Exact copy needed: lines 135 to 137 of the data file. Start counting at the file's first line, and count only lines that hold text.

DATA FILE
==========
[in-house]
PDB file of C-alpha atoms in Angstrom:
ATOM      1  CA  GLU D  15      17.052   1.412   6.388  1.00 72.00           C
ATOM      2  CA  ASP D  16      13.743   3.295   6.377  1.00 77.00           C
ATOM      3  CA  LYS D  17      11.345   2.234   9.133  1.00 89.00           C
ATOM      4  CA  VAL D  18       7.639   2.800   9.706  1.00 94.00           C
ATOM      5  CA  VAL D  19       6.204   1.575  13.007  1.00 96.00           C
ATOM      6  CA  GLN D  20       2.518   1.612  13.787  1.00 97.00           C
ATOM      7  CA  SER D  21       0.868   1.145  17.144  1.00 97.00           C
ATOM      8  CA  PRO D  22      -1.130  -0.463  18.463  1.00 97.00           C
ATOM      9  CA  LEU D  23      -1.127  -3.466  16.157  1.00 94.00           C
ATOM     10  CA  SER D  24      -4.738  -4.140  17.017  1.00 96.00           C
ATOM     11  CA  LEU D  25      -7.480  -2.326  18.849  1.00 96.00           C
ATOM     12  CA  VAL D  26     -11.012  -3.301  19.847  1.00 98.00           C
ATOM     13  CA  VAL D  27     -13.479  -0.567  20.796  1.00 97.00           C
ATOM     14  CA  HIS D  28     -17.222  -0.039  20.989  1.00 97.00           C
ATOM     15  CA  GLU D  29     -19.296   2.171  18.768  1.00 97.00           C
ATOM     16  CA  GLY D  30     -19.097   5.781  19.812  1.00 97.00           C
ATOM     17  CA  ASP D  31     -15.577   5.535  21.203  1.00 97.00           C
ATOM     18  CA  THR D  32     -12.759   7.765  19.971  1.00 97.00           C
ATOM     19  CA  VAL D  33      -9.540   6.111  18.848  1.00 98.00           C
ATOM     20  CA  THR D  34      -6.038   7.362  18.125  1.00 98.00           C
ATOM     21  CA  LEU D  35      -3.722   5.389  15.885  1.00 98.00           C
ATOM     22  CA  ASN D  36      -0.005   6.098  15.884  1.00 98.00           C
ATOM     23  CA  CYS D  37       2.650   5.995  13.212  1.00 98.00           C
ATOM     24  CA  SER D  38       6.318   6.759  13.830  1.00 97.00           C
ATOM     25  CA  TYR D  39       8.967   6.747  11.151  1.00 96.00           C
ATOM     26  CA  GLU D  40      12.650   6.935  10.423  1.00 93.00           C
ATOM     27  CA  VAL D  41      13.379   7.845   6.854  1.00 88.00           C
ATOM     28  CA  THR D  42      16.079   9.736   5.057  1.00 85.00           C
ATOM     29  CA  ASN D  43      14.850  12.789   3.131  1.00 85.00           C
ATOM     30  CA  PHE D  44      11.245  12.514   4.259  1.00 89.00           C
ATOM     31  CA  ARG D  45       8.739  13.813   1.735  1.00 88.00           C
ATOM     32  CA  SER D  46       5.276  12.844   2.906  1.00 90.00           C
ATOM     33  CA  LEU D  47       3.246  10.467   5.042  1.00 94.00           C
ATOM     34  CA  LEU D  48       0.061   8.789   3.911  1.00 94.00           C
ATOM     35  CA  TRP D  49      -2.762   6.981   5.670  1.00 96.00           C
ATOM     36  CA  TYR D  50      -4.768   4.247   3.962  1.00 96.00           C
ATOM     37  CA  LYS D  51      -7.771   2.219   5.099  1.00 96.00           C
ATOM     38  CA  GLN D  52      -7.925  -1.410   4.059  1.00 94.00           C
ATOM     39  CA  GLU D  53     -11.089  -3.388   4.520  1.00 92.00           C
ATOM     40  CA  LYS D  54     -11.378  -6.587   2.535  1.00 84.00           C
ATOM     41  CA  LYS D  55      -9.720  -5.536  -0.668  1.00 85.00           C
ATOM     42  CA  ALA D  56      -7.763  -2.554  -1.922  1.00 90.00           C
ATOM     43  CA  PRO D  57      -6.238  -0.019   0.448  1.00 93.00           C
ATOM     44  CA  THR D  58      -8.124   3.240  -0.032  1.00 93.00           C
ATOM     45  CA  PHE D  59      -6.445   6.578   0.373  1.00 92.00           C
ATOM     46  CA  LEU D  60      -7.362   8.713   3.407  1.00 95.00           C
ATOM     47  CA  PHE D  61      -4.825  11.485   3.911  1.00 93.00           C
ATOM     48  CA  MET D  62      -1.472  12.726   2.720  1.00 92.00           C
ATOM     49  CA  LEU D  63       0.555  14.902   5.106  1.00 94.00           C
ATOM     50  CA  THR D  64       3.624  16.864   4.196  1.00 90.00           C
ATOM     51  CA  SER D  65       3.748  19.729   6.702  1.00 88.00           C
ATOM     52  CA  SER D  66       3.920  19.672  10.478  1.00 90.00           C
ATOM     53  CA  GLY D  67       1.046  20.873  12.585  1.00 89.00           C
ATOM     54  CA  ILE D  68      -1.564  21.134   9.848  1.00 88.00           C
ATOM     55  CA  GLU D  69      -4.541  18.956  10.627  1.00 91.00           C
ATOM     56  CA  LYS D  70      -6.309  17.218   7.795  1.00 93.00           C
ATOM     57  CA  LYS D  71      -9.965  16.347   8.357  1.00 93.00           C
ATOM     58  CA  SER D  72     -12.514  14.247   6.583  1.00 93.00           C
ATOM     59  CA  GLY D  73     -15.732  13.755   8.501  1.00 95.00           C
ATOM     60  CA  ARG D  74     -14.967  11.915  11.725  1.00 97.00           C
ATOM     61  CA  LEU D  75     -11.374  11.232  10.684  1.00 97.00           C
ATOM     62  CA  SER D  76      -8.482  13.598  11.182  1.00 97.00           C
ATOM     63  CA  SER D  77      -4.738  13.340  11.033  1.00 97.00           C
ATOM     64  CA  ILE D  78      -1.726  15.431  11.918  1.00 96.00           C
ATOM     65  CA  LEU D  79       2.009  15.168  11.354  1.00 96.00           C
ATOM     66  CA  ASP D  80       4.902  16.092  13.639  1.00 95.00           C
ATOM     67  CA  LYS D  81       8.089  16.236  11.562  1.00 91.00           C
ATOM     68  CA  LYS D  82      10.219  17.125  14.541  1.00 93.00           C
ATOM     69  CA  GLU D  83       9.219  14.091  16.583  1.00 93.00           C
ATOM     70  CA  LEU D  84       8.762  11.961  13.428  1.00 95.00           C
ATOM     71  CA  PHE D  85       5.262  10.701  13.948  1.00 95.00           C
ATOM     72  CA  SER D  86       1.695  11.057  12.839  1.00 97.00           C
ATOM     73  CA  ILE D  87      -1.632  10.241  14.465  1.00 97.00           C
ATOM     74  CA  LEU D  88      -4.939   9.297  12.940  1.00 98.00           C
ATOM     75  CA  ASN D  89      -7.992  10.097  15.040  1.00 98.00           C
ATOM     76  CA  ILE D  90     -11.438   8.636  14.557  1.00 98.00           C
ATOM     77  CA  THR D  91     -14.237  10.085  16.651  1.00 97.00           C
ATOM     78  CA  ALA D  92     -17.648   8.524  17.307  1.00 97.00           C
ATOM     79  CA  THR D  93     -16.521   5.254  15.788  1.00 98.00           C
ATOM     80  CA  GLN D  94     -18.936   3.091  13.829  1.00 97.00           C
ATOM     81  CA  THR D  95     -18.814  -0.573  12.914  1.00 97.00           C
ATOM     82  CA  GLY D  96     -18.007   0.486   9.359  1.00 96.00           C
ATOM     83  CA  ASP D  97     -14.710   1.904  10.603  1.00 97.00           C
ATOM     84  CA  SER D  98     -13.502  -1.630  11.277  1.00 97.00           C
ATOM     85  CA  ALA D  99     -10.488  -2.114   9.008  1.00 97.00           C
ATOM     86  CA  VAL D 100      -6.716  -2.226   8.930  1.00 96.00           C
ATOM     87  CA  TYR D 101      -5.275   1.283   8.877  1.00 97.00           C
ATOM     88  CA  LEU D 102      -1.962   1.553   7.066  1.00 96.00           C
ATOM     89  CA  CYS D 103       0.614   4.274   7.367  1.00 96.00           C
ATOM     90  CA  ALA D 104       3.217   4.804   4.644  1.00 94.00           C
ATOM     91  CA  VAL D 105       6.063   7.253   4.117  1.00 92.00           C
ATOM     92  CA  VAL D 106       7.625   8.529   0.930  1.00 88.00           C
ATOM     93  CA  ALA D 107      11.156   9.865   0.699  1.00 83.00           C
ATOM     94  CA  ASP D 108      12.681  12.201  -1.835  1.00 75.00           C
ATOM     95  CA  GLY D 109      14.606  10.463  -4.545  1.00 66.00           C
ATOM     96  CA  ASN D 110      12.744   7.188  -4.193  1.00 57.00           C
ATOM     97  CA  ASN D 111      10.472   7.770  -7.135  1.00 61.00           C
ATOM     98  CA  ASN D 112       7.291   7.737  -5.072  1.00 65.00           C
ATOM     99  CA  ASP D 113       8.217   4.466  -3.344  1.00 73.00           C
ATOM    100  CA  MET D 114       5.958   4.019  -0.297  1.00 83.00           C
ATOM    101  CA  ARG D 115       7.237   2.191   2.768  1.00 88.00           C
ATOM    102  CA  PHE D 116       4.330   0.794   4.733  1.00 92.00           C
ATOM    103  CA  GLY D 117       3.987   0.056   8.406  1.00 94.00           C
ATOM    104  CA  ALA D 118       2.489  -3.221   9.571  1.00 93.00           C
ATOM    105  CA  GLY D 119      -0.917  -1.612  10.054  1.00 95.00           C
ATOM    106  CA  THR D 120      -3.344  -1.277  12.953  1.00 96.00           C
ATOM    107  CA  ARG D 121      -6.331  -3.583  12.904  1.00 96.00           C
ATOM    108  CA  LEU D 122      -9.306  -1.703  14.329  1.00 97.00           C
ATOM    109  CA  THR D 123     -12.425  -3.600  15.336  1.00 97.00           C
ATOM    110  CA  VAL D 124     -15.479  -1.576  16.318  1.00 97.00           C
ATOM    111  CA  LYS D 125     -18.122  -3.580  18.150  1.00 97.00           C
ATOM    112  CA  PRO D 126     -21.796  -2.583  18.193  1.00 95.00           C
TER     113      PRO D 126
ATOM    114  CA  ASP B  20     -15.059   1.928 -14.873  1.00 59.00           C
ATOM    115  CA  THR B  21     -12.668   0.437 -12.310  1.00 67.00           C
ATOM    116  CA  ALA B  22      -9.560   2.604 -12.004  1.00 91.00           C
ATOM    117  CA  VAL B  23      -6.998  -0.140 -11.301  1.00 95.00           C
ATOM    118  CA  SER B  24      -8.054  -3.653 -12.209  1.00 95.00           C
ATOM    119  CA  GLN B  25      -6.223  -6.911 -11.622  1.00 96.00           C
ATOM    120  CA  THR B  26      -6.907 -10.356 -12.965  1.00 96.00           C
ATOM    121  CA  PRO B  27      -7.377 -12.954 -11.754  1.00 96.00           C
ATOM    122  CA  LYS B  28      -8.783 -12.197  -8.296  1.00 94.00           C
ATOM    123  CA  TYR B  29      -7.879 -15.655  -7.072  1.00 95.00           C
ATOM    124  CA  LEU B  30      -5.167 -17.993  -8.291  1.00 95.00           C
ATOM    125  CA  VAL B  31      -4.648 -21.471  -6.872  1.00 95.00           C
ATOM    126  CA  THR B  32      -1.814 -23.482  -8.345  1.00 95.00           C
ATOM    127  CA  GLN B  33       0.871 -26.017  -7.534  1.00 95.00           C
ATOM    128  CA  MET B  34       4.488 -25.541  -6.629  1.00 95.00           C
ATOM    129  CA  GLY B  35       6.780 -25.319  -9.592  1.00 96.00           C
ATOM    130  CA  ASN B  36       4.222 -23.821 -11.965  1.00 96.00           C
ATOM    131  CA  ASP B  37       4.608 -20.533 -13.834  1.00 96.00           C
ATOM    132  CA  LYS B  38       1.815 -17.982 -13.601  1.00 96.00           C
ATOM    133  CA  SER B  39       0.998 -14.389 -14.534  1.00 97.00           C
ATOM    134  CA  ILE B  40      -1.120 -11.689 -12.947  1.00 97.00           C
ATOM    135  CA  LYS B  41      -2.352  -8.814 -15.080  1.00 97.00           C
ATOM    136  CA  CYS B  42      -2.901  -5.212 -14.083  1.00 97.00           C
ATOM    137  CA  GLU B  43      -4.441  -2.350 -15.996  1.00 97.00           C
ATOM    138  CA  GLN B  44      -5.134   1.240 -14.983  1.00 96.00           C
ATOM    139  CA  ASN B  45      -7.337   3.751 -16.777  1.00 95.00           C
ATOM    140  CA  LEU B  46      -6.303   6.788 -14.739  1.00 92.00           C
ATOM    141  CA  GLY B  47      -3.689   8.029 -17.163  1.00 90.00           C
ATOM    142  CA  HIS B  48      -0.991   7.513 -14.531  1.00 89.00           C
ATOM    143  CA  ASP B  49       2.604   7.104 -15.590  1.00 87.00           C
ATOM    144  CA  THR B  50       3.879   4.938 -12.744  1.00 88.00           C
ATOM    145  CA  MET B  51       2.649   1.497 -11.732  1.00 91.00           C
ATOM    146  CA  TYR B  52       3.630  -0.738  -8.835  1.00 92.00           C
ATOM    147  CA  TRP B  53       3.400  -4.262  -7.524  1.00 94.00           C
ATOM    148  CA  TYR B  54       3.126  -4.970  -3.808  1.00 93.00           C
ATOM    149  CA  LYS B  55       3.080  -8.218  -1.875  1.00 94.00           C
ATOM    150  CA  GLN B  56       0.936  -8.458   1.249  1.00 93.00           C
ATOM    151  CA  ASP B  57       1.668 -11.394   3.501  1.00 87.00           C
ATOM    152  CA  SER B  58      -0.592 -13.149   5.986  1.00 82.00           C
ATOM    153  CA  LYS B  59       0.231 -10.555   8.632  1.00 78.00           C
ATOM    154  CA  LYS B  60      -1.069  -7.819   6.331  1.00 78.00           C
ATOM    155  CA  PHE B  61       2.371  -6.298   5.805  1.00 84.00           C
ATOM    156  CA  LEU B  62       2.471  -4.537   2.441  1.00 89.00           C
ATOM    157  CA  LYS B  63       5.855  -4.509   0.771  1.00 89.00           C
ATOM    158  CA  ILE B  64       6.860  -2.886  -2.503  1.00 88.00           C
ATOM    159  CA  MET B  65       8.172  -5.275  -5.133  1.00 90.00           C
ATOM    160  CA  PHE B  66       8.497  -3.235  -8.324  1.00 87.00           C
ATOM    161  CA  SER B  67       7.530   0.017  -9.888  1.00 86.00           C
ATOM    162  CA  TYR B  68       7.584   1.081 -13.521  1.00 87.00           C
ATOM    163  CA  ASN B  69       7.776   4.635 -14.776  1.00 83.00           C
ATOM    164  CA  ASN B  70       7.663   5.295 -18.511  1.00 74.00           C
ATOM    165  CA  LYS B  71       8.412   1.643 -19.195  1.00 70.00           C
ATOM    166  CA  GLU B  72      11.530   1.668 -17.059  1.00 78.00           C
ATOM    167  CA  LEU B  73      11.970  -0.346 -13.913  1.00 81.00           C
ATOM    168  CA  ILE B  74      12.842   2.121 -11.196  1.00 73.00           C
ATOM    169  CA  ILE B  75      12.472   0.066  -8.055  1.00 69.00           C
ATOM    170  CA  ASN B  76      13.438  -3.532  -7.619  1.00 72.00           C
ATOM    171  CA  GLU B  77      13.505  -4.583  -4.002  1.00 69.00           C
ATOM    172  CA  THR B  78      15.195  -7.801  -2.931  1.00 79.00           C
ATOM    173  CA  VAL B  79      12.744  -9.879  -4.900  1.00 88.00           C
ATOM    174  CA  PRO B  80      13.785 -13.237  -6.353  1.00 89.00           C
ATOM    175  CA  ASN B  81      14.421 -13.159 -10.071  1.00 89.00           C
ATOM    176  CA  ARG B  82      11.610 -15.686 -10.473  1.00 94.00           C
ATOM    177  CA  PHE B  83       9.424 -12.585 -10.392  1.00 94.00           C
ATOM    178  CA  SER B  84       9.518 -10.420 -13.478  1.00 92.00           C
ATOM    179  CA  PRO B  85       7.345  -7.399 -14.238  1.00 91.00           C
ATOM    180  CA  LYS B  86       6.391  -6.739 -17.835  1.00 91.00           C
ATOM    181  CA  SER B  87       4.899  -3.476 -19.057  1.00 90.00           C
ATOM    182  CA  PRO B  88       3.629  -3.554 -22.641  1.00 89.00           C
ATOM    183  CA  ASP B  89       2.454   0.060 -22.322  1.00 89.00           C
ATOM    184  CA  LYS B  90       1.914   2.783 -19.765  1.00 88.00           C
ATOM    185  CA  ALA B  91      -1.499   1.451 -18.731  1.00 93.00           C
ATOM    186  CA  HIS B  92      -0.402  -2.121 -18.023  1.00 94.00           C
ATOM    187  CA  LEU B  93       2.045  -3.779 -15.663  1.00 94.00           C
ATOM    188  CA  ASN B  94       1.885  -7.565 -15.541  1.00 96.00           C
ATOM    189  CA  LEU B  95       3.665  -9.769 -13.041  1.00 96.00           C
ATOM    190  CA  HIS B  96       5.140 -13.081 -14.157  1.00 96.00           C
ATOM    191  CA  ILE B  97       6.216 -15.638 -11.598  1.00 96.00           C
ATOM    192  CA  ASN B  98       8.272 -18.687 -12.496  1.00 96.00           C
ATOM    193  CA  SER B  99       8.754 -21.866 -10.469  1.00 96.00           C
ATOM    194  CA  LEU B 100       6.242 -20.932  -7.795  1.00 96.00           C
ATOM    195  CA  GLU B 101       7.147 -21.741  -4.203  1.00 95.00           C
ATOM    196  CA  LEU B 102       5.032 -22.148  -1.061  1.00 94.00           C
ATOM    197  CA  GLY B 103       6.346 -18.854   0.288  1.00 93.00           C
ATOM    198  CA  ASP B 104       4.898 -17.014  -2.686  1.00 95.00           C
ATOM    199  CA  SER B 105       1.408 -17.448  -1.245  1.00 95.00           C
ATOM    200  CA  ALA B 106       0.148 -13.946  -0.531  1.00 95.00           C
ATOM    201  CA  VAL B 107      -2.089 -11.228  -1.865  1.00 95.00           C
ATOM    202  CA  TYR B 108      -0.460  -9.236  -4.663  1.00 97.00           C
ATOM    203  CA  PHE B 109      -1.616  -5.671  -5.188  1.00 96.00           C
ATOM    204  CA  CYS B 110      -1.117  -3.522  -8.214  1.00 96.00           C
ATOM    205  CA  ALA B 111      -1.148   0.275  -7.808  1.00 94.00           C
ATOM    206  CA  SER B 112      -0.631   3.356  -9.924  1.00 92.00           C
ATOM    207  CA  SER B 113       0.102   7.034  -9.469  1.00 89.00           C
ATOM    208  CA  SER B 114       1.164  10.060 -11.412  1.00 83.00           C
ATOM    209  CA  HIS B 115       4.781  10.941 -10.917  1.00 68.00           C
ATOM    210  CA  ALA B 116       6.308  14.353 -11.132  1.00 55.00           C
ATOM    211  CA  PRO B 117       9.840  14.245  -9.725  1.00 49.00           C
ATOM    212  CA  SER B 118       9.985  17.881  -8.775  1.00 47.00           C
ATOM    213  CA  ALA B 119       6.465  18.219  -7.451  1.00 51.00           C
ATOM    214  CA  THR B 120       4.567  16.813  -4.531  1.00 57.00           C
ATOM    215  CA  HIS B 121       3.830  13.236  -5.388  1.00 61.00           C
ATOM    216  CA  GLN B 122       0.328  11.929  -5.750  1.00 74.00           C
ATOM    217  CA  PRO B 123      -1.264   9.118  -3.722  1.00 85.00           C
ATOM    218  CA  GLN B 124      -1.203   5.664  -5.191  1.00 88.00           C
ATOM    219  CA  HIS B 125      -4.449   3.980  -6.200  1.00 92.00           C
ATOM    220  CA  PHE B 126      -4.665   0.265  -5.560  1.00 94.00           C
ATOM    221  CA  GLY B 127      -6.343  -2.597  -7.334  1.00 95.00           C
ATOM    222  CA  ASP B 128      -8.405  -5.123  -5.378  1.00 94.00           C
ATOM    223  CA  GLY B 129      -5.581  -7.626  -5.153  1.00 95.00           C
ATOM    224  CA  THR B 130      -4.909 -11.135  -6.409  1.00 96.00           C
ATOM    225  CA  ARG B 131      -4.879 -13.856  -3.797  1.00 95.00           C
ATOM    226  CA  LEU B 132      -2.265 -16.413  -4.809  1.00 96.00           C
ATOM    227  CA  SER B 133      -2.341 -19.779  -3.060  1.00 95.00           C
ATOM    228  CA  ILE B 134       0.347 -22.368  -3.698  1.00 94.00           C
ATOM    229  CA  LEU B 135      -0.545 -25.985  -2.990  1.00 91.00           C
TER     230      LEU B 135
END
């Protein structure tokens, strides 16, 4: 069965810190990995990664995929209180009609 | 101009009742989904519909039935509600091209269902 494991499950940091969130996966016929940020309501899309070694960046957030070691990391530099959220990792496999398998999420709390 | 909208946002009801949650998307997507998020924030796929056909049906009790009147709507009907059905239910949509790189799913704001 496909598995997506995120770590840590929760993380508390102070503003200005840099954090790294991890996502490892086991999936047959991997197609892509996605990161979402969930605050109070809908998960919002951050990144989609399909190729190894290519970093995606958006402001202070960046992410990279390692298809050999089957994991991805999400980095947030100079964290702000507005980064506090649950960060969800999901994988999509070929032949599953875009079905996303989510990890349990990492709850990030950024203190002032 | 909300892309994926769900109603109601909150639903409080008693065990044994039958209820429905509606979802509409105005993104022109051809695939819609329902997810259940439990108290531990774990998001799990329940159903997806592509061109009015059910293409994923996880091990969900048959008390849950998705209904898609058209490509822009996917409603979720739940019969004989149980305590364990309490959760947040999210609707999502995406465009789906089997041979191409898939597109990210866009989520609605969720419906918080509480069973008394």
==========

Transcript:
ATOM    133  CA  SER B  39       0.998 -14.389 -14.534  1.00 97.00           C
ATOM    134  CA  ILE B  40      -1.120 -11.689 -12.947  1.00 97.00           C
ATOM    135  CA  LYS B  41      -2.352  -8.814 -15.080  1.00 97.00           C